Years ago, I used to not want anyone else to ride my horse. In terms of riding, it’s important to be cautious about who rides your horse, especially if you have a very sensitive horse. But I also began to feel that wasn’t fair to her because then she would not experience other people, and if something happened to me, the adjustment to other riders would be difficult for her. She was not a horse that just “anyone” could get on, so the person who rode her would have to appreciate who she was and know how to ride well.
Since then, her world has expanded to include others. With liberty work we can expand the scope for horses more than we can for riding, because we are doing it on the ground and no one needs to have the skill of riding to be able to be good at it.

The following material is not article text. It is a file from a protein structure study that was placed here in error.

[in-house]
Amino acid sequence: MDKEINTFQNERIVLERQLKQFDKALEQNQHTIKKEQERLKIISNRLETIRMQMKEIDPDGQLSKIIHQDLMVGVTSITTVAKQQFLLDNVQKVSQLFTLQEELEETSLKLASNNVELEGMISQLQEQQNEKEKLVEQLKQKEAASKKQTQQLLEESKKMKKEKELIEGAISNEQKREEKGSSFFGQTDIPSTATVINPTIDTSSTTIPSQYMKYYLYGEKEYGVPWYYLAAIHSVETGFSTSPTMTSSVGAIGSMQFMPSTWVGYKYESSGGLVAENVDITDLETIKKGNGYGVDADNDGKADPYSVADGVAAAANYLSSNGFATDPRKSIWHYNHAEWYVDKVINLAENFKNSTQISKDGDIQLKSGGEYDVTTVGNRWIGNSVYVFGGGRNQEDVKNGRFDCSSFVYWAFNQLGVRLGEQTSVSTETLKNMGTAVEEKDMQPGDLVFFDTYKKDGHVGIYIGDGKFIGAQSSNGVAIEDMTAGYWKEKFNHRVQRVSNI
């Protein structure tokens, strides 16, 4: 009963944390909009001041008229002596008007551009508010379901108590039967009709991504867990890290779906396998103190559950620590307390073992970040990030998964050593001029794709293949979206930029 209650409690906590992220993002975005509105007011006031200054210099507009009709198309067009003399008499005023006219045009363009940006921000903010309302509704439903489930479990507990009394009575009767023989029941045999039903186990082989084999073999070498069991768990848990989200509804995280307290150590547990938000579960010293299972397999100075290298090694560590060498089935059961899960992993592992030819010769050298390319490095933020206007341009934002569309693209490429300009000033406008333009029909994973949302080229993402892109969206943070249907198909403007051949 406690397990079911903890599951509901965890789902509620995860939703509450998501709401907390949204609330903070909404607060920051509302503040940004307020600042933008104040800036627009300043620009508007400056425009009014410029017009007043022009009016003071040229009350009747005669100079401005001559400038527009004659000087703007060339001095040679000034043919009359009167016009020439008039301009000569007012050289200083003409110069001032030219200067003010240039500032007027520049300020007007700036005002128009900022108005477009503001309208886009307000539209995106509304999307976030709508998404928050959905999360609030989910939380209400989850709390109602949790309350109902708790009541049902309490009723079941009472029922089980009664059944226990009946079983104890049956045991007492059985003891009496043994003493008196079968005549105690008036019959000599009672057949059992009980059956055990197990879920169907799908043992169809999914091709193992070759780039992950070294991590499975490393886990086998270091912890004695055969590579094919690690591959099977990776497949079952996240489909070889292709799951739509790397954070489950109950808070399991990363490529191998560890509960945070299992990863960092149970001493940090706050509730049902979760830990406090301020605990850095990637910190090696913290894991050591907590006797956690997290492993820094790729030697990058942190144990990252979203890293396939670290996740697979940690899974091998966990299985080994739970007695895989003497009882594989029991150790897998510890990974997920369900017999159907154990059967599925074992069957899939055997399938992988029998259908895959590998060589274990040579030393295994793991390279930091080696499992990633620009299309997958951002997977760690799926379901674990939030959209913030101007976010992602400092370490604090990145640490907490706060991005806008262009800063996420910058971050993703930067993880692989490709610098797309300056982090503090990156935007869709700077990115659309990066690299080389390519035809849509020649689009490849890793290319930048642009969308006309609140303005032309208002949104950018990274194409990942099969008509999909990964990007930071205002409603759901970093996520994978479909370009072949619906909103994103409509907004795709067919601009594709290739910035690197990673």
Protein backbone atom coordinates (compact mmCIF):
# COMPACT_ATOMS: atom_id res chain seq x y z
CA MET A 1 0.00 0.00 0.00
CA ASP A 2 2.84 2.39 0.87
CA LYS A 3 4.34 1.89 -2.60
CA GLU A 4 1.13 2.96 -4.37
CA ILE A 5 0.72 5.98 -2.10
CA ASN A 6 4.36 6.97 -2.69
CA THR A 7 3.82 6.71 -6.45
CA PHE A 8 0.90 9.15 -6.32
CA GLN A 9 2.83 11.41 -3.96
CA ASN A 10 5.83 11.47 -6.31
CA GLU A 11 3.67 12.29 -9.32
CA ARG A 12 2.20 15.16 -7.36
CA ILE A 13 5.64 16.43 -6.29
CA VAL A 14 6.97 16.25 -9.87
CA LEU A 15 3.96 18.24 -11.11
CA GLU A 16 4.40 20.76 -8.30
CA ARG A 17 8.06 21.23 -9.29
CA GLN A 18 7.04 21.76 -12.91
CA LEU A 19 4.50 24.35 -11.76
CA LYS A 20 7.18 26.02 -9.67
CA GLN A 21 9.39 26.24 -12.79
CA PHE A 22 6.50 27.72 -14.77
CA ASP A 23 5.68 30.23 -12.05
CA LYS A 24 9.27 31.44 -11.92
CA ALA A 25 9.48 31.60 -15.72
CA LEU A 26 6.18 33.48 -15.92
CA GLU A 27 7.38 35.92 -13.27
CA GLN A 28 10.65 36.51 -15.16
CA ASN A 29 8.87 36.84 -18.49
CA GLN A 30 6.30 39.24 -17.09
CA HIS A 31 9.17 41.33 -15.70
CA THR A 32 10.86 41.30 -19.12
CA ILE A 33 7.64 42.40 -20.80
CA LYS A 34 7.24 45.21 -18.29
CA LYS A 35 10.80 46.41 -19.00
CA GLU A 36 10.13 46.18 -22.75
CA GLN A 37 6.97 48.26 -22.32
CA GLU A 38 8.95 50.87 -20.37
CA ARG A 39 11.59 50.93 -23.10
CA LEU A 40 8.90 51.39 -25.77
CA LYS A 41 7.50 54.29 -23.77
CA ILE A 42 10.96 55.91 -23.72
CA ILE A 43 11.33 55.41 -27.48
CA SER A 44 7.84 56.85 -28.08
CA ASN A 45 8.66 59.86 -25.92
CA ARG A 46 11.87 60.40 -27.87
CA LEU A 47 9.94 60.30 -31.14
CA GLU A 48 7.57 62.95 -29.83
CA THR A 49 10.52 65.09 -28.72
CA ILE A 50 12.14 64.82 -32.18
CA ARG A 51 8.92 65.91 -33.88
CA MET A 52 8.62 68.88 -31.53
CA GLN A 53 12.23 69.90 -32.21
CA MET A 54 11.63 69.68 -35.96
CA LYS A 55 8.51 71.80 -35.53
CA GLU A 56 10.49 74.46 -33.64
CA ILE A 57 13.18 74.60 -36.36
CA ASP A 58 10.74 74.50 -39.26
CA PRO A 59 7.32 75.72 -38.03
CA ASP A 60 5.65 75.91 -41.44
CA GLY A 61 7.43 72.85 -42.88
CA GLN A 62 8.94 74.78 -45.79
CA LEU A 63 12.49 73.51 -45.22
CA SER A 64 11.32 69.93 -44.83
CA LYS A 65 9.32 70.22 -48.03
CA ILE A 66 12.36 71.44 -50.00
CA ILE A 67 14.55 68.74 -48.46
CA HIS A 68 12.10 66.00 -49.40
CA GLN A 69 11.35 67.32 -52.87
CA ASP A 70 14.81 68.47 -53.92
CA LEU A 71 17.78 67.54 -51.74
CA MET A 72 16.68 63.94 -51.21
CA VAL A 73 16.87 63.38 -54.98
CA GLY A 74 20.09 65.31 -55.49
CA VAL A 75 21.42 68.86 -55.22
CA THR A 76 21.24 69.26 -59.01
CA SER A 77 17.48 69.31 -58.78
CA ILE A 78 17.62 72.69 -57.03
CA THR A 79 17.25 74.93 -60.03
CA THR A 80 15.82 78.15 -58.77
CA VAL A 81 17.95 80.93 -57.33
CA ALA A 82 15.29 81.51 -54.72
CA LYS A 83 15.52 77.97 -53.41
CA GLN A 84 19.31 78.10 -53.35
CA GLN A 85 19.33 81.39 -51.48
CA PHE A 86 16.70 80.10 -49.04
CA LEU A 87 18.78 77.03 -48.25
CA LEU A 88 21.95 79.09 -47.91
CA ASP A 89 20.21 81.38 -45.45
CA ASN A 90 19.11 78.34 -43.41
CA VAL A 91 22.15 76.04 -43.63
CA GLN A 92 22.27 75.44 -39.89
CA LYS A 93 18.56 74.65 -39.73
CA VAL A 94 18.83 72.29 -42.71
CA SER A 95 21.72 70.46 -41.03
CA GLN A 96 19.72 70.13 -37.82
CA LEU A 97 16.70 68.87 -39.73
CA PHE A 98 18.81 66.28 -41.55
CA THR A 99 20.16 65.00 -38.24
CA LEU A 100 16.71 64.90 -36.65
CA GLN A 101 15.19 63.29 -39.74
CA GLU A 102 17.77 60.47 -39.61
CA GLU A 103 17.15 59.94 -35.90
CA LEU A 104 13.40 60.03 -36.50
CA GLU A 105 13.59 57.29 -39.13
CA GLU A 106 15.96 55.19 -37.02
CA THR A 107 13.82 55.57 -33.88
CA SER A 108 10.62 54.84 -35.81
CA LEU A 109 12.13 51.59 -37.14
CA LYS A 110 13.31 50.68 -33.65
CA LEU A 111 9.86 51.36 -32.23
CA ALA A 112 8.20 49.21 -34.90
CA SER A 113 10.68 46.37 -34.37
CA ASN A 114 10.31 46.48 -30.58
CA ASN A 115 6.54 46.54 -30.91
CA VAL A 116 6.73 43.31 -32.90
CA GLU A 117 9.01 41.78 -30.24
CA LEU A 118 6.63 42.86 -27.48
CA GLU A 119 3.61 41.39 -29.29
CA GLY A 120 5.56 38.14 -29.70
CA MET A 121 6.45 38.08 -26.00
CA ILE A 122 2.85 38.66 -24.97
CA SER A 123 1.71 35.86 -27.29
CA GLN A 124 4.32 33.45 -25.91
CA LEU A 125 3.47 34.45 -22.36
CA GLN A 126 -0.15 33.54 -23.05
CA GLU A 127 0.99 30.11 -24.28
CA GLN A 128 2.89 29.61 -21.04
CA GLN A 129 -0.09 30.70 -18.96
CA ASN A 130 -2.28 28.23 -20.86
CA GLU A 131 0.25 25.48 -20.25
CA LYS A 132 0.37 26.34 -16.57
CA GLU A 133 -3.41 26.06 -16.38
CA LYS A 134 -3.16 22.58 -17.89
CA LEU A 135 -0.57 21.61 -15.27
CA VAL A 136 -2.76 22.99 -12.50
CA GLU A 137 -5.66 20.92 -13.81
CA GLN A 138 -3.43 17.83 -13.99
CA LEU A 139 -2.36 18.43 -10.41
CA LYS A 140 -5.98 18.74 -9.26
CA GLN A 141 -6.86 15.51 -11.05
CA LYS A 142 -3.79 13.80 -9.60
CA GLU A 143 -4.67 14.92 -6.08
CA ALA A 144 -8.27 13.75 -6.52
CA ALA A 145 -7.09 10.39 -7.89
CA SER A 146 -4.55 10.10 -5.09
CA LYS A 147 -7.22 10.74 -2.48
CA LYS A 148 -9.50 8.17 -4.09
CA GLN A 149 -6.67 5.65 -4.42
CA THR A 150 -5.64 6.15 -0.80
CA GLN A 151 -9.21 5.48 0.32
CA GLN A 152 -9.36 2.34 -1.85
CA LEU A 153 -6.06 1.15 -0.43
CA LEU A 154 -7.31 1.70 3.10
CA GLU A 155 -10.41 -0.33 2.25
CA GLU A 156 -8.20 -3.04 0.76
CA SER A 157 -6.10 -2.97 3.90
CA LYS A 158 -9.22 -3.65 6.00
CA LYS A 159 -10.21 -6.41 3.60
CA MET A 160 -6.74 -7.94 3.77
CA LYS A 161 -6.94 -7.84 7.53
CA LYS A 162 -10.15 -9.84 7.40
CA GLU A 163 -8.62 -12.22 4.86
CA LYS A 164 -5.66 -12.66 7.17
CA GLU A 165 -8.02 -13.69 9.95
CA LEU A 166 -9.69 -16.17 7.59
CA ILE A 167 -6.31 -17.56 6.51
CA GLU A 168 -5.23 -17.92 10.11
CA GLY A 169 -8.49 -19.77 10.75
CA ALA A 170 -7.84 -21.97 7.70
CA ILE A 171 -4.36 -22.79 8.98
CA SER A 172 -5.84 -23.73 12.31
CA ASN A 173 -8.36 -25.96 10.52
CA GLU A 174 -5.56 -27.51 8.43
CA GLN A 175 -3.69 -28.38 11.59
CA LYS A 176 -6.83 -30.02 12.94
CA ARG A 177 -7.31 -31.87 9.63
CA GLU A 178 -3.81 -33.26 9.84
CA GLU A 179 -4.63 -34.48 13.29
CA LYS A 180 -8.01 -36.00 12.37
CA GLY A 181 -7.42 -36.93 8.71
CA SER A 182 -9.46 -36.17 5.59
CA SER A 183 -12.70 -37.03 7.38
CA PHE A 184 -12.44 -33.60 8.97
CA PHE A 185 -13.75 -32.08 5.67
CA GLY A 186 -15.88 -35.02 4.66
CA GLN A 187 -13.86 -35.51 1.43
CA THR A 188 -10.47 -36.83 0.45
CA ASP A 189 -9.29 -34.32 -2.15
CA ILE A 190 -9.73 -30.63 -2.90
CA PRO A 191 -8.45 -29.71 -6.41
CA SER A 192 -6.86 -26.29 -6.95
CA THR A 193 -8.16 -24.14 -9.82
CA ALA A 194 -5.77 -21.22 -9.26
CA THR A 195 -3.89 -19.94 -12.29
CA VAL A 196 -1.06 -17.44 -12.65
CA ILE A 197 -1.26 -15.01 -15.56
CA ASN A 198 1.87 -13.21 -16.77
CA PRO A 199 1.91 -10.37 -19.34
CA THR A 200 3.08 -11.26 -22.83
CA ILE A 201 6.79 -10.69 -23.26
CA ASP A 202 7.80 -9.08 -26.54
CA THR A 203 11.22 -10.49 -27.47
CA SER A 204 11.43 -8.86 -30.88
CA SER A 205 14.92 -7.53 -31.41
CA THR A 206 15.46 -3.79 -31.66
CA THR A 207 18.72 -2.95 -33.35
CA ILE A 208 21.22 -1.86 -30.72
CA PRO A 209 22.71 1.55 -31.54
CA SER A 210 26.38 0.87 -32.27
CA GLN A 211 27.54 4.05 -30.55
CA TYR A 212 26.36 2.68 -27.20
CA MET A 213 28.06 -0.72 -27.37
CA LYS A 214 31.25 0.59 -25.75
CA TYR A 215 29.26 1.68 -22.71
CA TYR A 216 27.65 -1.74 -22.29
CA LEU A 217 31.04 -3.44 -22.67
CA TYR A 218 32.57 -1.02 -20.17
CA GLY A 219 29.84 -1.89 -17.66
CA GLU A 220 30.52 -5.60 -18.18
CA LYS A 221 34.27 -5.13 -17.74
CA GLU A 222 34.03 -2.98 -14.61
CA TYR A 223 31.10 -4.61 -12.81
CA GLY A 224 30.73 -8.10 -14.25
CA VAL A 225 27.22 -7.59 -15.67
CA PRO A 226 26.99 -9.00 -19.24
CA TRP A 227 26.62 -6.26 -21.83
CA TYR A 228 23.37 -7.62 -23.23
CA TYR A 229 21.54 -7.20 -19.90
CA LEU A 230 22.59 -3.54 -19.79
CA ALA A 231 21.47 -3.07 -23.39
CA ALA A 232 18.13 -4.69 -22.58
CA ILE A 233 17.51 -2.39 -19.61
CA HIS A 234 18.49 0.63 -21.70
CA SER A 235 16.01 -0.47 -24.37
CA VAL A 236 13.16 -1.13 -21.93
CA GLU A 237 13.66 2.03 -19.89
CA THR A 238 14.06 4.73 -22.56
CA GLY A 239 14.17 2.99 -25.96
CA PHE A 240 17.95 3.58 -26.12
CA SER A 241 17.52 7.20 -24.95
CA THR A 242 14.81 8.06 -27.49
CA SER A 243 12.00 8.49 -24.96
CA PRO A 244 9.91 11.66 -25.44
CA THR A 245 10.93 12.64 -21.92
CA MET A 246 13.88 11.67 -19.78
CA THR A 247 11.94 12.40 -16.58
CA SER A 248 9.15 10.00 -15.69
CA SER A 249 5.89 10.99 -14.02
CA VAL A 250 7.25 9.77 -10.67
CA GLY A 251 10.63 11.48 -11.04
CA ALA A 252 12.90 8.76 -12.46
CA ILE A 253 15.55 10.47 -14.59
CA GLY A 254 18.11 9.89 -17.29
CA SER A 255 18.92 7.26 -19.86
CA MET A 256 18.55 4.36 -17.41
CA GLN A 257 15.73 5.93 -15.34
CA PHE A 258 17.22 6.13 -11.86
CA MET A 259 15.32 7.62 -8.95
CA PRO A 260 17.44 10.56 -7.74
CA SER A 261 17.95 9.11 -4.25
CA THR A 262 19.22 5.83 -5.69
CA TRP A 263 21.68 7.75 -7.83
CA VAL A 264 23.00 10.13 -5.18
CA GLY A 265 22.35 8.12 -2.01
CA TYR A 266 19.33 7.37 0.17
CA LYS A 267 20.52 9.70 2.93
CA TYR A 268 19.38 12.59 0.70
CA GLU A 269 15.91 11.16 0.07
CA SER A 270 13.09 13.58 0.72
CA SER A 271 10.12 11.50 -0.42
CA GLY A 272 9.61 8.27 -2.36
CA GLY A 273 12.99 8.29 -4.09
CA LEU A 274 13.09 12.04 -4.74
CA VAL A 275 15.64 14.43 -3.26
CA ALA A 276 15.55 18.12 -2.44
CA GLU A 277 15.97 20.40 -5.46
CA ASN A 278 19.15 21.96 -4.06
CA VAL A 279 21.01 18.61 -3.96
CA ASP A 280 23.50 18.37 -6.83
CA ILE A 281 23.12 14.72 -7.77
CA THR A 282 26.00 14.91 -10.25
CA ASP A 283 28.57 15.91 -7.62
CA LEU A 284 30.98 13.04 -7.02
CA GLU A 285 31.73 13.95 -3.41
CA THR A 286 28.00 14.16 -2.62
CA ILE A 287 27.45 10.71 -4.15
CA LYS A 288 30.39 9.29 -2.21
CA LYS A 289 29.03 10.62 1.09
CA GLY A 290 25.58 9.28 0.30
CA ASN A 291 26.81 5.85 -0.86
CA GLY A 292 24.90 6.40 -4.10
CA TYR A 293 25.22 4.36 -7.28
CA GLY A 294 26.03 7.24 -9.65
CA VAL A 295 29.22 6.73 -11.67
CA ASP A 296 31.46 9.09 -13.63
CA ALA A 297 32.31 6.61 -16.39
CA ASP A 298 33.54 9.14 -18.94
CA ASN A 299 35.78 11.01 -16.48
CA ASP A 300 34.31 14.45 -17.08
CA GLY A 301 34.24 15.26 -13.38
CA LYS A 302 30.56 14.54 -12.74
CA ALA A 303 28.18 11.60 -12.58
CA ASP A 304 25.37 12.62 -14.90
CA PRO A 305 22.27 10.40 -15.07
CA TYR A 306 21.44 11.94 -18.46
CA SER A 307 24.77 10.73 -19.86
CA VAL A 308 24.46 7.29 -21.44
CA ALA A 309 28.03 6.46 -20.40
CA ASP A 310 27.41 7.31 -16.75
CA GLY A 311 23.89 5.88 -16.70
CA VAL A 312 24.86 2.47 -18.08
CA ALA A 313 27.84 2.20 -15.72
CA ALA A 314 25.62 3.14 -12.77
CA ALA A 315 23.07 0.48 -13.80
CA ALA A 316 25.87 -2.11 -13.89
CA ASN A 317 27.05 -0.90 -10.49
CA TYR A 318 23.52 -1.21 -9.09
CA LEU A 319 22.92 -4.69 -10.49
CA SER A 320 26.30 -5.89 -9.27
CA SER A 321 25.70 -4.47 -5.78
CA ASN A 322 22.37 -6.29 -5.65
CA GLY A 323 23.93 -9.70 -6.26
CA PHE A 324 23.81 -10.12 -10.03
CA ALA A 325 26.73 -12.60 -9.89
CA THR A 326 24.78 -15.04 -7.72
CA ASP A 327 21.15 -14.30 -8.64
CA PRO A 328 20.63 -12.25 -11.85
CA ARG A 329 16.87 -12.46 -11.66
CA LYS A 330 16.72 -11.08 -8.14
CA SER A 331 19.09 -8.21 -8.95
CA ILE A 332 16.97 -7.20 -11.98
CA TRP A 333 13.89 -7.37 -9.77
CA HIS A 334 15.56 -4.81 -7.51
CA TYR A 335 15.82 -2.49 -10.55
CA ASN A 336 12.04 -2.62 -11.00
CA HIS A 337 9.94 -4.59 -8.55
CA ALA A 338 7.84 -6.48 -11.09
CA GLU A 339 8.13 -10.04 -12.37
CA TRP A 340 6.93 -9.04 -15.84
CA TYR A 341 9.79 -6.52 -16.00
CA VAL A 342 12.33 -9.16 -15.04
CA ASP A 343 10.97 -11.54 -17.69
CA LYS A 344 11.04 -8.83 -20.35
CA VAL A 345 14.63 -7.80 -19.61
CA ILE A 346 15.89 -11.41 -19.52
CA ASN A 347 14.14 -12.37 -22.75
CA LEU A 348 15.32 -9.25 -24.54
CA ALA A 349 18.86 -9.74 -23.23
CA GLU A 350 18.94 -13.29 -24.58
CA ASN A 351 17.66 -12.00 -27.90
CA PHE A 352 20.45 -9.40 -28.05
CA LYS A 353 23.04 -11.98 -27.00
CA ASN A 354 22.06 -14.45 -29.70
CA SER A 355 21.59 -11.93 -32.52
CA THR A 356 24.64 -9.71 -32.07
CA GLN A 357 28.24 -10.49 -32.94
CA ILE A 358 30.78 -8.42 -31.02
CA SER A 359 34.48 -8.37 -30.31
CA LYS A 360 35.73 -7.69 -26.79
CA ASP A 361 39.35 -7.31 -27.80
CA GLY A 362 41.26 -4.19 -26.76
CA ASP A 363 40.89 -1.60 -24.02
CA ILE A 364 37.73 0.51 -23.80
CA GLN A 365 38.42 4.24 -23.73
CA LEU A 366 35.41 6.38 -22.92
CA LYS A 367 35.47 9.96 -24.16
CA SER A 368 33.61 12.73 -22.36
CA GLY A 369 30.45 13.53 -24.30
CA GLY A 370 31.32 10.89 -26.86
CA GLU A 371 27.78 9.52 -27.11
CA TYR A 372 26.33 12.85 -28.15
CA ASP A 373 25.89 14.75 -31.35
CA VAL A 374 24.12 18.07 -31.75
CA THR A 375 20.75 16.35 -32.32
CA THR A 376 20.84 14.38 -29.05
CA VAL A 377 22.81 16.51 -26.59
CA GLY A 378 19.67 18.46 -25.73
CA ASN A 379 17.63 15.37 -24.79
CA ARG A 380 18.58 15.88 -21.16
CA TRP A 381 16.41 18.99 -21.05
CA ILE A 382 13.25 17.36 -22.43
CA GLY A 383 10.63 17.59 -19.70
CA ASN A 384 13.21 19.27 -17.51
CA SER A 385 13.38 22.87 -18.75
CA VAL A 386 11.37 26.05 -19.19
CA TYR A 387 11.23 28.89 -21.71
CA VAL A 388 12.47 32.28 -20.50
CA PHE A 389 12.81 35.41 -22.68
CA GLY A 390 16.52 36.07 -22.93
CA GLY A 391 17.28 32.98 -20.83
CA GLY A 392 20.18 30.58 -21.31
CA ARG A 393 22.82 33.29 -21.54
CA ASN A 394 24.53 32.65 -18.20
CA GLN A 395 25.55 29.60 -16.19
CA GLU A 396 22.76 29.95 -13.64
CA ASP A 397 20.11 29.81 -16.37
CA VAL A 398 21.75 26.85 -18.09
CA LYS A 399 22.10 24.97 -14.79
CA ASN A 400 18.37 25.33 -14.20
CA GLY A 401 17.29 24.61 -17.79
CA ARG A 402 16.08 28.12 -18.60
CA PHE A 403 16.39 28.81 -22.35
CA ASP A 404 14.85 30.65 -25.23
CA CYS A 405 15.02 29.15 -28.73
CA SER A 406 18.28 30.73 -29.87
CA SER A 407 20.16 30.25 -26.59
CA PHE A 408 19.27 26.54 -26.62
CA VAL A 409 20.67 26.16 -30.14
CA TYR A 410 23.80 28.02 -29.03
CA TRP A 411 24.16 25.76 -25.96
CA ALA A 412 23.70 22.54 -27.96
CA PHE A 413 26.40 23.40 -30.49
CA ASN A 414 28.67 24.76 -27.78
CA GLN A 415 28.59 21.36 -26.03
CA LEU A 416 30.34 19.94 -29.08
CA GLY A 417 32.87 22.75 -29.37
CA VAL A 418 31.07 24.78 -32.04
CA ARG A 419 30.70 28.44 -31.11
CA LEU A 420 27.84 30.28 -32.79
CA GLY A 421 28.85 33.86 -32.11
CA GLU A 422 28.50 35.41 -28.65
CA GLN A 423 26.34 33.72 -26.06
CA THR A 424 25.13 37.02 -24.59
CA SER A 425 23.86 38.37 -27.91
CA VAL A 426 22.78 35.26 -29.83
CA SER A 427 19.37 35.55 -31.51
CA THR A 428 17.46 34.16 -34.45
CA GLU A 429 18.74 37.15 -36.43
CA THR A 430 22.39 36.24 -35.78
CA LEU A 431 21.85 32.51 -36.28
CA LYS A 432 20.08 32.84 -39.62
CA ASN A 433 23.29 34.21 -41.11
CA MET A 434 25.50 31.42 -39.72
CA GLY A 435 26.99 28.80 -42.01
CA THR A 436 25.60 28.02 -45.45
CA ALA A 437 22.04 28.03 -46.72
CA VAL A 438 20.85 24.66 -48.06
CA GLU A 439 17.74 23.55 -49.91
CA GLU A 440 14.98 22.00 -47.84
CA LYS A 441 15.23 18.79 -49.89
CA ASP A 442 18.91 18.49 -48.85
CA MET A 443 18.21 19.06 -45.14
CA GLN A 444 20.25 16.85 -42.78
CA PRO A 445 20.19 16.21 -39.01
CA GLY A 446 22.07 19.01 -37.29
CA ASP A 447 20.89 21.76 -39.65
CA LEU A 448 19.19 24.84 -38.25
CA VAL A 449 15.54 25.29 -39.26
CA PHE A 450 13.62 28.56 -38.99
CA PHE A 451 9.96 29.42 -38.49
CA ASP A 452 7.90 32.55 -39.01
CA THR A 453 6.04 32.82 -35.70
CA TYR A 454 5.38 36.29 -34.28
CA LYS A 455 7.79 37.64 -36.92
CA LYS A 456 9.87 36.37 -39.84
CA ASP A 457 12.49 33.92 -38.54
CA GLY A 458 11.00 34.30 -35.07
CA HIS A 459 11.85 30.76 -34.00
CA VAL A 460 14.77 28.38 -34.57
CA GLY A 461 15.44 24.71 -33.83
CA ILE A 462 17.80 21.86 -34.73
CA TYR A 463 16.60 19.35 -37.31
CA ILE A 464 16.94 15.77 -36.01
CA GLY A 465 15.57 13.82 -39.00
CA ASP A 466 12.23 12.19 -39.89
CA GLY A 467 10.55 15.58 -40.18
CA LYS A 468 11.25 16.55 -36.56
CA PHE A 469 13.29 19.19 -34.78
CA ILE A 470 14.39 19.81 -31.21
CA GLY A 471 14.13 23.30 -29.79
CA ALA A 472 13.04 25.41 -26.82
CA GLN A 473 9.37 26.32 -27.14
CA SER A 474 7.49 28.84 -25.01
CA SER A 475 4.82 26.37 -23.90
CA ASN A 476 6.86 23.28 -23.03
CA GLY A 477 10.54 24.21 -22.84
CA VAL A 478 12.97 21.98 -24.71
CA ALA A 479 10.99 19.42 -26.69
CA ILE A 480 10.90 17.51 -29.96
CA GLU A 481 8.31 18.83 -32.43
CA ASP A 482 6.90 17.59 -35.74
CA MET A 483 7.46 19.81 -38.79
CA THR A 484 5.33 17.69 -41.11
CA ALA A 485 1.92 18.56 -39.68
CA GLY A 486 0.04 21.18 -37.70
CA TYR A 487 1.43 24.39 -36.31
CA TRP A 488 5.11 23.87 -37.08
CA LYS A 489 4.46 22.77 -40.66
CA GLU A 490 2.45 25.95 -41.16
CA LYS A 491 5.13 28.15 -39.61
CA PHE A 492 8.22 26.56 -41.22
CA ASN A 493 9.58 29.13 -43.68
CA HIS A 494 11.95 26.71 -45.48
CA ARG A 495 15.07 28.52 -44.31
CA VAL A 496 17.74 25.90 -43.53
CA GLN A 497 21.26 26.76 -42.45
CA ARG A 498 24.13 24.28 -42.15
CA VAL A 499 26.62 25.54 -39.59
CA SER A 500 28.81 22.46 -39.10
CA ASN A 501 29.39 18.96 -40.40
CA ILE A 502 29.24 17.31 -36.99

Even if your horse is only handled by you, working with others is valuable because you might need other people to work with him if you become ill or injured, or he needs to go to a new home. This is why the teaching of the Foundations is so important to a horse, and ultimately, the community, so that we can have more people handling horses in a quieter, gentler way.
The clinic setting is an ideal way to get a lot of information on how to do the work with several different types of horses, and to feel what is needed from you. You’ll see how the horse benefits and gets better with each person who works with him. Each person’s individual energy helps the horse find different parts of himself and broadens his ability to relate to humans.